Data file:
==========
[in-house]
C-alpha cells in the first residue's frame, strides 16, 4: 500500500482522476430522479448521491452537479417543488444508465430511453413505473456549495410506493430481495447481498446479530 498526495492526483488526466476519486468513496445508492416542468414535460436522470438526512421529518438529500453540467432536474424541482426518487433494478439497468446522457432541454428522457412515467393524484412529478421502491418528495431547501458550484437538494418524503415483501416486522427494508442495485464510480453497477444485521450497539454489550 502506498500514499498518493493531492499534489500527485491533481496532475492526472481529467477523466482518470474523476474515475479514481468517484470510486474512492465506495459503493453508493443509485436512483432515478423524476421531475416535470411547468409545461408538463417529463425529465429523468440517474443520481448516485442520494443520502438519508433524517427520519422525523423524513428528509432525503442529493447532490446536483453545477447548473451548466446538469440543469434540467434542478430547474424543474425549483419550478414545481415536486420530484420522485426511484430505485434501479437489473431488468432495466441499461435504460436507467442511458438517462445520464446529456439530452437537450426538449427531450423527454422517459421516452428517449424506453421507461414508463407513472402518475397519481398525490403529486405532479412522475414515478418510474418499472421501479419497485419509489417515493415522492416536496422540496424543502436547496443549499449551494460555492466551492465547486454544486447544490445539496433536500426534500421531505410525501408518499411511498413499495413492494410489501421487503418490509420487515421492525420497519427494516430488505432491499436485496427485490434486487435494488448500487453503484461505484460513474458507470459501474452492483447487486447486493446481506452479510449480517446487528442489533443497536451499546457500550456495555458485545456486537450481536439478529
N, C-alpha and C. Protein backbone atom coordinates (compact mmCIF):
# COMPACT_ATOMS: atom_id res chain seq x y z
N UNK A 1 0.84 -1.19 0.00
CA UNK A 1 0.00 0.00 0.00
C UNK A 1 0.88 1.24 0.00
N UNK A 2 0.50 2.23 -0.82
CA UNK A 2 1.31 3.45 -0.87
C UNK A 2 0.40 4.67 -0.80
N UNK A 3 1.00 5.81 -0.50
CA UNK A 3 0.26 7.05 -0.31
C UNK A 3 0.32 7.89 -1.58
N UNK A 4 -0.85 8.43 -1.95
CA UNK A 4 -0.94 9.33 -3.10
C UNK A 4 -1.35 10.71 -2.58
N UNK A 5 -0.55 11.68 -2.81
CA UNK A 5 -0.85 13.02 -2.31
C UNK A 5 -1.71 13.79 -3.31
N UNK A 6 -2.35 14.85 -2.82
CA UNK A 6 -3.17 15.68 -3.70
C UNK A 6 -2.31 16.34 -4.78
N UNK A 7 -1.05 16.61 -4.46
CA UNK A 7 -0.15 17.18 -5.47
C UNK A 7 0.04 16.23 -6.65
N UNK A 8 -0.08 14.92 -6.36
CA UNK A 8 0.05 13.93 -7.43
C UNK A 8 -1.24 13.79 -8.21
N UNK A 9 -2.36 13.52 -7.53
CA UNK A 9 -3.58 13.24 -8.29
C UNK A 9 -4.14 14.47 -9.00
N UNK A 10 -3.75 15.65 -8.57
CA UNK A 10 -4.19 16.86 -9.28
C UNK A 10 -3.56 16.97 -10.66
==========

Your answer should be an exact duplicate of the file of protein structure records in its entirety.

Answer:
[in-house]
C-alpha cells in the first residue's frame, strides 16, 4: 500500500482522476430522479448521491452537479417543488444508465430511453413505473456549495410506493430481495447481498446479530 498526495492526483488526466476519486468513496445508492416542468414535460436522470438526512421529518438529500453540467432536474424541482426518487433494478439497468446522457432541454428522457412515467393524484412529478421502491418528495431547501458550484437538494418524503415483501416486522427494508442495485464510480453497477444485521450497539454489550 502506498500514499498518493493531492499534489500527485491533481496532475492526472481529467477523466482518470474523476474515475479514481468517484470510486474512492465506495459503493453508493443509485436512483432515478423524476421531475416535470411547468409545461408538463417529463425529465429523468440517474443520481448516485442520494443520502438519508433524517427520519422525523423524513428528509432525503442529493447532490446536483453545477447548473451548466446538469440543469434540467434542478430547474424543474425549483419550478414545481415536486420530484420522485426511484430505485434501479437489473431488468432495466441499461435504460436507467442511458438517462445520464446529456439530452437537450426538449427531450423527454422517459421516452428517449424506453421507461414508463407513472402518475397519481398525490403529486405532479412522475414515478418510474418499472421501479419497485419509489417515493415522492416536496422540496424543502436547496443549499449551494460555492466551492465547486454544486447544490445539496433536500426534500421531505410525501408518499411511498413499495413492494410489501421487503418490509420487515421492525420497519427494516430488505432491499436485496427485490434486487435494488448500487453503484461505484460513474458507470459501474452492483447487486447486493446481506452479510449480517446487528442489533443497536451499546457500550456495555458485545456486537450481536439478529
N, C-alpha and C. Protein backbone atom coordinates (compact mmCIF):
# COMPACT_ATOMS: atom_id res chain seq x y z
N UNK A 1 0.84 -1.19 0.00
CA UNK A 1 0.00 0.00 0.00
C UNK A 1 0.88 1.24 0.00
N UNK A 2 0.50 2.23 -0.82
CA UNK A 2 1.31 3.45 -0.87
C UNK A 2 0.40 4.67 -0.80
N UNK A 3 1.00 5.81 -0.50
CA UNK A 3 0.26 7.05 -0.31
C UNK A 3 0.32 7.89 -1.58
N UNK A 4 -0.85 8.43 -1.95
CA UNK A 4 -0.94 9.33 -3.10
C UNK A 4 -1.35 10.71 -2.58
N UNK A 5 -0.55 11.68 -2.81
CA UNK A 5 -0.85 13.02 -2.31
C UNK A 5 -1.71 13.79 -3.31
N UNK A 6 -2.35 14.85 -2.82
CA UNK A 6 -3.17 15.68 -3.70
C UNK A 6 -2.31 16.34 -4.78
N UNK A 7 -1.05 16.61 -4.46
CA UNK A 7 -0.15 17.18 -5.47
C UNK A 7 0.04 16.23 -6.65
N UNK A 8 -0.08 14.92 -6.36
CA UNK A 8 0.05 13.93 -7.43
C UNK A 8 -1.24 13.79 -8.21
N UNK A 9 -2.36 13.52 -7.53
CA UNK A 9 -3.58 13.24 -8.29
C UNK A 9 -4.14 14.47 -9.00
N UNK A 10 -3.75 15.65 -8.57
CA UNK A 10 -4.19 16.86 -9.28
C UNK A 10 -3.56 16.97 -10.66